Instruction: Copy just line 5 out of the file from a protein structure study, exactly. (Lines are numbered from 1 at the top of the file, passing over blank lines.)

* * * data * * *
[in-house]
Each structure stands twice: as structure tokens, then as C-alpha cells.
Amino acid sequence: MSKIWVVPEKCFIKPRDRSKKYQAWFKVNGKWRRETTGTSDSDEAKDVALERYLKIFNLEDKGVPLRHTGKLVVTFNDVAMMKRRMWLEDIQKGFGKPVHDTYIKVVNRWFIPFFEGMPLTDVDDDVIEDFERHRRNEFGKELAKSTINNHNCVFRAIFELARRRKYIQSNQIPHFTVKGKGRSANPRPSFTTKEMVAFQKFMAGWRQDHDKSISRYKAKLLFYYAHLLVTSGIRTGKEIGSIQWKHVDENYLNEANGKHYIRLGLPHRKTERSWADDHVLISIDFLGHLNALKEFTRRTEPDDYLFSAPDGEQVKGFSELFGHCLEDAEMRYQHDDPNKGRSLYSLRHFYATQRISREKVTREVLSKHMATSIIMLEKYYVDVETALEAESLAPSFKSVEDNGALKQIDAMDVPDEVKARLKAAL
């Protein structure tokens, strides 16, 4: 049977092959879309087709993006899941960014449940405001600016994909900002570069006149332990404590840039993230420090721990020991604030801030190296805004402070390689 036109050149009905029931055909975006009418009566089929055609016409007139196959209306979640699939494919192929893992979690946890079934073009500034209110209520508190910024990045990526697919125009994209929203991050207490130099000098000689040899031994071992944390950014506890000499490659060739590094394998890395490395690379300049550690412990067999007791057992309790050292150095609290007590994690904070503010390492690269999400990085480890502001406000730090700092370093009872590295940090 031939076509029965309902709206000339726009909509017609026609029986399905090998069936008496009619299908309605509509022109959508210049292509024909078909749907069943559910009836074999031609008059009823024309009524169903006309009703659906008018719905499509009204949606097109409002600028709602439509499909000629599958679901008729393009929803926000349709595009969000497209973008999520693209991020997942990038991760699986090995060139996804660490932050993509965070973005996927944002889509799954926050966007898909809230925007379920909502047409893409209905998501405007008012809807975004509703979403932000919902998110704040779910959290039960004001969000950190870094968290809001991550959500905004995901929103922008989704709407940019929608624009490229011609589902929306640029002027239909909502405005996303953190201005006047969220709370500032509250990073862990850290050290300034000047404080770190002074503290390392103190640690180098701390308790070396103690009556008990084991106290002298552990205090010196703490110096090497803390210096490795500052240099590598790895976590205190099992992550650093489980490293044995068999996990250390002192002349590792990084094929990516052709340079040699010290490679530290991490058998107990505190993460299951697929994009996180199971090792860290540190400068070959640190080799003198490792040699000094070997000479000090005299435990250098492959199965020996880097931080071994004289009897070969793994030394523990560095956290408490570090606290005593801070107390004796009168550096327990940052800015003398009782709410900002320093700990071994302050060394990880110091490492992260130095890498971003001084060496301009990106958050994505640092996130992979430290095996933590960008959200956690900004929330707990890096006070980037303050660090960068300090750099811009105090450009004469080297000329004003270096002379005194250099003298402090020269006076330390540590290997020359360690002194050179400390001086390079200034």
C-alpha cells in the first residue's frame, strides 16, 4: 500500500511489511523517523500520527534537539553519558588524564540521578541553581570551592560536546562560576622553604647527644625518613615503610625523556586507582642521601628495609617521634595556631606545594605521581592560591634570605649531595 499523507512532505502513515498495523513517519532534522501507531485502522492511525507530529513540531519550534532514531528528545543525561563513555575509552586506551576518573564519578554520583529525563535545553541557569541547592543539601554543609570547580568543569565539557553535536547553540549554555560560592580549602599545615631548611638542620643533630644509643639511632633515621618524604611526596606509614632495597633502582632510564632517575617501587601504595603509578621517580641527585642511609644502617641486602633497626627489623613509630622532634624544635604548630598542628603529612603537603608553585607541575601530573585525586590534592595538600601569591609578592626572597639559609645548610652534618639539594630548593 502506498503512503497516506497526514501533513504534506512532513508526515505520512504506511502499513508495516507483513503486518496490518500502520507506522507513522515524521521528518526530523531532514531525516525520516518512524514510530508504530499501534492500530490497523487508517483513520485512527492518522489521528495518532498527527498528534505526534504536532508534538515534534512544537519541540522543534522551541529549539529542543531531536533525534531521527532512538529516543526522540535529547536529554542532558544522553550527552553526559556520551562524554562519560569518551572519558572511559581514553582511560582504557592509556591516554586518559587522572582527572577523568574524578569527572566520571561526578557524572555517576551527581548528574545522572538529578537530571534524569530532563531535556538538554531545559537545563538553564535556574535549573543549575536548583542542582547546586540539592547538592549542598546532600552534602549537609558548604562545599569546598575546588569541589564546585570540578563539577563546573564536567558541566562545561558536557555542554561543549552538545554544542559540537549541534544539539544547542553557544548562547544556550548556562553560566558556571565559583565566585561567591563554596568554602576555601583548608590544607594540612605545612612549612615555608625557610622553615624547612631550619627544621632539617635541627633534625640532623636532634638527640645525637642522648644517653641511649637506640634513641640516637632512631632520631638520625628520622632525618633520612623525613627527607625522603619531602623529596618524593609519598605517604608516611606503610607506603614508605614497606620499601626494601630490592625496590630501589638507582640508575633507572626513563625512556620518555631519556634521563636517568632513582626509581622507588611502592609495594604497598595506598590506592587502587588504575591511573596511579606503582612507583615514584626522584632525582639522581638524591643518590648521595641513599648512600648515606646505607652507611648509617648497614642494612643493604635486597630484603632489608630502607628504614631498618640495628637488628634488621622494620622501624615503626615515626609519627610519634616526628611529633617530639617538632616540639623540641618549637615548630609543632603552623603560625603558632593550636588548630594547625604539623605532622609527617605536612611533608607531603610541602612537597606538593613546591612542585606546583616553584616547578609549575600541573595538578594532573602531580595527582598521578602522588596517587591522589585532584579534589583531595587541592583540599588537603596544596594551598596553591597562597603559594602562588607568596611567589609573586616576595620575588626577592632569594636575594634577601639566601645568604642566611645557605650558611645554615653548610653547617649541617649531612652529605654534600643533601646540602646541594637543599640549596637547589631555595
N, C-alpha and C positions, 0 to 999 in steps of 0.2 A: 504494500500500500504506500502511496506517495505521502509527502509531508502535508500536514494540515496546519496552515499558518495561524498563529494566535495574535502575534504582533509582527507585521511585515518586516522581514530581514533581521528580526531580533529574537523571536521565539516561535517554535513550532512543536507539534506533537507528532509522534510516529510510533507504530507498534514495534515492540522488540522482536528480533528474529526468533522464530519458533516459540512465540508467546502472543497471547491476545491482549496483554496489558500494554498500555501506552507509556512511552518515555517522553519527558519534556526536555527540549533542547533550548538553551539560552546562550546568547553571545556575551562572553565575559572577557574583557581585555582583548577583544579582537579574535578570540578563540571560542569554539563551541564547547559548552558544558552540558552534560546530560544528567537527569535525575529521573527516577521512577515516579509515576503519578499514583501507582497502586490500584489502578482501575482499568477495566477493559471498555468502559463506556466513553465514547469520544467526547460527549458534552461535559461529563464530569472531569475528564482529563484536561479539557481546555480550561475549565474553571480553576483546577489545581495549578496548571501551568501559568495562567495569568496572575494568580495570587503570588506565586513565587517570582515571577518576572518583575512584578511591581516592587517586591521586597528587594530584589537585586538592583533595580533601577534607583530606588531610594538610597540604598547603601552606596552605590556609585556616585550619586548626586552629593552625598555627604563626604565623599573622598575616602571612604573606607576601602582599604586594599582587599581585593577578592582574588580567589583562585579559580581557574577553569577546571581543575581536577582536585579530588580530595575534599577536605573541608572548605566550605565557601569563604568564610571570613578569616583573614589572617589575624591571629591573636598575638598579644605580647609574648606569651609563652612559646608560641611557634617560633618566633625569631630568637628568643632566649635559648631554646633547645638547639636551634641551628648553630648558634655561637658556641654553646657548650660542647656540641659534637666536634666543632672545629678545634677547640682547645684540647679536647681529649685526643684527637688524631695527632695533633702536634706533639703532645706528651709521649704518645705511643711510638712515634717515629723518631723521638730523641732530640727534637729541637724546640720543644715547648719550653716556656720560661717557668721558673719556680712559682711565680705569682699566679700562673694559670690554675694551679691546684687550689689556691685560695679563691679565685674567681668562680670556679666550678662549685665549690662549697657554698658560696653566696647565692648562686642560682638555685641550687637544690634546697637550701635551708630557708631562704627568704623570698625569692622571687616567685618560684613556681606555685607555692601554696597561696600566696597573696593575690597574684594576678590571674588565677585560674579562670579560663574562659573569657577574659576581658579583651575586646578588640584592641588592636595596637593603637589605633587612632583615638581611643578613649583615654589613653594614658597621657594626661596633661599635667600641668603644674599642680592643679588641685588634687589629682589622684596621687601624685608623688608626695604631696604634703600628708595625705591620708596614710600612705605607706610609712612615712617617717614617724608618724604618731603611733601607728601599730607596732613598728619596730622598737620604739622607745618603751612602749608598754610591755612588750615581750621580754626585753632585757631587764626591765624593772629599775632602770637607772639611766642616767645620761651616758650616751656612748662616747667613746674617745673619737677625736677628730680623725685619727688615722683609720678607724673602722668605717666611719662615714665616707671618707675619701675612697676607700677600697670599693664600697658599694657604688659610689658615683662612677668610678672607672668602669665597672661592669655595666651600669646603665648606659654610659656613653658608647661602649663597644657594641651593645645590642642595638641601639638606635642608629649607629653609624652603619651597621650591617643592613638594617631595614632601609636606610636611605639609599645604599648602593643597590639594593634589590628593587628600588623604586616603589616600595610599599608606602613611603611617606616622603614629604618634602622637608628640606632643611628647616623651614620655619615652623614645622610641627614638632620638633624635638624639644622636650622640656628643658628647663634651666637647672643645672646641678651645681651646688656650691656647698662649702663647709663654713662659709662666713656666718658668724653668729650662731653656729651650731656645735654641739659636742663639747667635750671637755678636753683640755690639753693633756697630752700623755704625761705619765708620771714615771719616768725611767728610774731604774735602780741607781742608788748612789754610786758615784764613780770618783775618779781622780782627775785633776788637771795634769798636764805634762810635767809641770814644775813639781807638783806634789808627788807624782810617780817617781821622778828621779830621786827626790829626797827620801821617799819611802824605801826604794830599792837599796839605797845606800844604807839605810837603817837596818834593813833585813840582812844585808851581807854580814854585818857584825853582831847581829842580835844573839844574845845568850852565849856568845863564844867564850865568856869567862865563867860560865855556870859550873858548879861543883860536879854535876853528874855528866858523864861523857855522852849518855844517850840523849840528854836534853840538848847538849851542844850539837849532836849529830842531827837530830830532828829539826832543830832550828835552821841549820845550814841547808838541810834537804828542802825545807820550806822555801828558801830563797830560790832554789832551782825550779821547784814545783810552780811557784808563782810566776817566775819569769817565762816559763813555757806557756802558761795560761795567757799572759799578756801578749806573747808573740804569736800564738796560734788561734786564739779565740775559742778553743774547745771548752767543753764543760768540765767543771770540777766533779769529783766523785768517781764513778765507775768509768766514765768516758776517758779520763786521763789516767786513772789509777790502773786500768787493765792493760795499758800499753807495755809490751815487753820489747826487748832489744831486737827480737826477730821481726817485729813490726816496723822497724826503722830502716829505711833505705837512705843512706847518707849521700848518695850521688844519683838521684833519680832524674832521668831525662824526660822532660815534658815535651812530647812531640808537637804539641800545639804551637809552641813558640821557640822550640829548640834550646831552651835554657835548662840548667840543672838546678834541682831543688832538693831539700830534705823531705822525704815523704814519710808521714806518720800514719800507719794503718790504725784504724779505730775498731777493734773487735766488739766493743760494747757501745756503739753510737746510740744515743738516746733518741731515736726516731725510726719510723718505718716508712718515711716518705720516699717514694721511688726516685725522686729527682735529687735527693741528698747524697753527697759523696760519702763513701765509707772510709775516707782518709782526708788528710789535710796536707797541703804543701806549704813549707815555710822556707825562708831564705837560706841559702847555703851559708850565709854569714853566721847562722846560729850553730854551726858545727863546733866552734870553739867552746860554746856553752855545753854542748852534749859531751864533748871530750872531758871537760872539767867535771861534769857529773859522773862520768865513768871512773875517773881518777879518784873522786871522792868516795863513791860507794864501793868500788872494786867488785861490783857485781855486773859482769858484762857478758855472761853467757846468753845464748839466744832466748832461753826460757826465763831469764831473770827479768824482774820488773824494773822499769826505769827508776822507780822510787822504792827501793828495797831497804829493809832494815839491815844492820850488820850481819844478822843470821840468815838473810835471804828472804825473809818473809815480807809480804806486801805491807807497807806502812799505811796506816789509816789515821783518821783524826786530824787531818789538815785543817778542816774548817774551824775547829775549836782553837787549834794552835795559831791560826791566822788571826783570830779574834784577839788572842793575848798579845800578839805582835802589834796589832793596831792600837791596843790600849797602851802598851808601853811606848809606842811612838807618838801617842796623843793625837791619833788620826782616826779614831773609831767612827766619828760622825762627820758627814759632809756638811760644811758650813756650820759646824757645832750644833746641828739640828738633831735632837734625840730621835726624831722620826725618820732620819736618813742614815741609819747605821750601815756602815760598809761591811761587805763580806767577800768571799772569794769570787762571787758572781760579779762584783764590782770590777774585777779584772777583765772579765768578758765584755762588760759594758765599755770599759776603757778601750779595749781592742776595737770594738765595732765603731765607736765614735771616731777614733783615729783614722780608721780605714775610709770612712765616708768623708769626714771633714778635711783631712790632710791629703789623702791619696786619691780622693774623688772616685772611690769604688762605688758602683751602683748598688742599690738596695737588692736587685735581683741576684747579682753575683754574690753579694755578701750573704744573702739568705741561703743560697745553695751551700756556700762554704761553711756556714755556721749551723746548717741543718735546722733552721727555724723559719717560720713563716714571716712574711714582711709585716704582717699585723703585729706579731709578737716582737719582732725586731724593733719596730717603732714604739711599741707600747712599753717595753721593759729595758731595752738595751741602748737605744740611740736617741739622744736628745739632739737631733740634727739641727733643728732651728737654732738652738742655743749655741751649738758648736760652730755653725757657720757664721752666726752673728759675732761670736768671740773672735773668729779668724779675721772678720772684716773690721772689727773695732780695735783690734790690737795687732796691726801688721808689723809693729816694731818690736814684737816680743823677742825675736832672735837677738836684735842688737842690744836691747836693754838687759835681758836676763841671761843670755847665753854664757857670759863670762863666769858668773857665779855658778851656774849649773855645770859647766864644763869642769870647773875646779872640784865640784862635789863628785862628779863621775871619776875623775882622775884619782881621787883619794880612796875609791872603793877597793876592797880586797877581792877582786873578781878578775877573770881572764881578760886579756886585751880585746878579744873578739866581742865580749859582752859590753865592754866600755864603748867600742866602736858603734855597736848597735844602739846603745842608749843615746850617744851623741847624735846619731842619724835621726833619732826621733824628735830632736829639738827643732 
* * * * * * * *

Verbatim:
C-alpha cells in the first residue's frame, strides 16, 4: 500500500511489511523517523500520527534537539553519558588524564540521578541553581570551592560536546562560576622553604647527644625518613615503610625523556586507582642521601628495609617521634595556631606545594605521581592560591634570605649531595 499523507512532505502513515498495523513517519532534522501507531485502522492511525507530529513540531519550534532514531528528545543525561563513555575509552586506551576518573564519578554520583529525563535545553541557569541547592543539601554543609570547580568543569565539557553535536547553540549554555560560592580549602599545615631548611638542620643533630644509643639511632633515621618524604611526596606509614632495597633502582632510564632517575617501587601504595603509578621517580641527585642511609644502617641486602633497626627489623613509630622532634624544635604548630598542628603529612603537603608553585607541575601530573585525586590534592595538600601569591609578592626572597639559609645548610652534618639539594630548593 502506498503512503497516506497526514501533513504534506512532513508526515505520512504506511502499513508495516507483513503486518496490518500502520507506522507513522515524521521528518526530523531532514531525516525520516518512524514510530508504530499501534492500530490497523487508517483513520485512527492518522489521528495518532498527527498528534505526534504536532508534538515534534512544537519541540522543534522551541529549539529542543531531536533525534531521527532512538529516543526522540535529547536529554542532558544522553550527552553526559556520551562524554562519560569518551572519558572511559581514553582511560582504557592509556591516554586518559587522572582527572577523568574524578569527572566520571561526578557524572555517576551527581548528574545522572538529578537530571534524569530532563531535556538538554531545559537545563538553564535556574535549573543549575536548583542542582547546586540539592547538592549542598546532600552534602549537609558548604562545599569546598575546588569541589564546585570540578563539577563546573564536567558541566562545561558536557555542554561543549552538545554544542559540537549541534544539539544547542553557544548562547544556550548556562553560566558556571565559583565566585561567591563554596568554602576555601583548608590544607594540612605545612612549612615555608625557610622553615624547612631550619627544621632539617635541627633534625640532623636532634638527640645525637642522648644517653641511649637506640634513641640516637632512631632520631638520625628520622632525618633520612623525613627527607625522603619531602623529596618524593609519598605517604608516611606503610607506603614508605614497606620499601626494601630490592625496590630501589638507582640508575633507572626513563625512556620518555631519556634521563636517568632513582626509581622507588611502592609495594604497598595506598590506592587502587588504575591511573596511579606503582612507583615514584626522584632525582639522581638524591643518590648521595641513599648512600648515606646505607652507611648509617648497614642494612643493604635486597630484603632489608630502607628504614631498618640495628637488628634488621622494620622501624615503626615515626609519627610519634616526628611529633617530639617538632616540639623540641618549637615548630609543632603552623603560625603558632593550636588548630594547625604539623605532622609527617605536612611533608607531603610541602612537597606538593613546591612542585606546583616553584616547578609549575600541573595538578594532573602531580595527582598521578602522588596517587591522589585532584579534589583531595587541592583540599588537603596544596594551598596553591597562597603559594602562588607568596611567589609573586616576595620575588626577592632569594636575594634577601639566601645568604642566611645557605650558611645554615653548610653547617649541617649531612652529605654534600643533601646540602646541594637543599640549596637547589631555595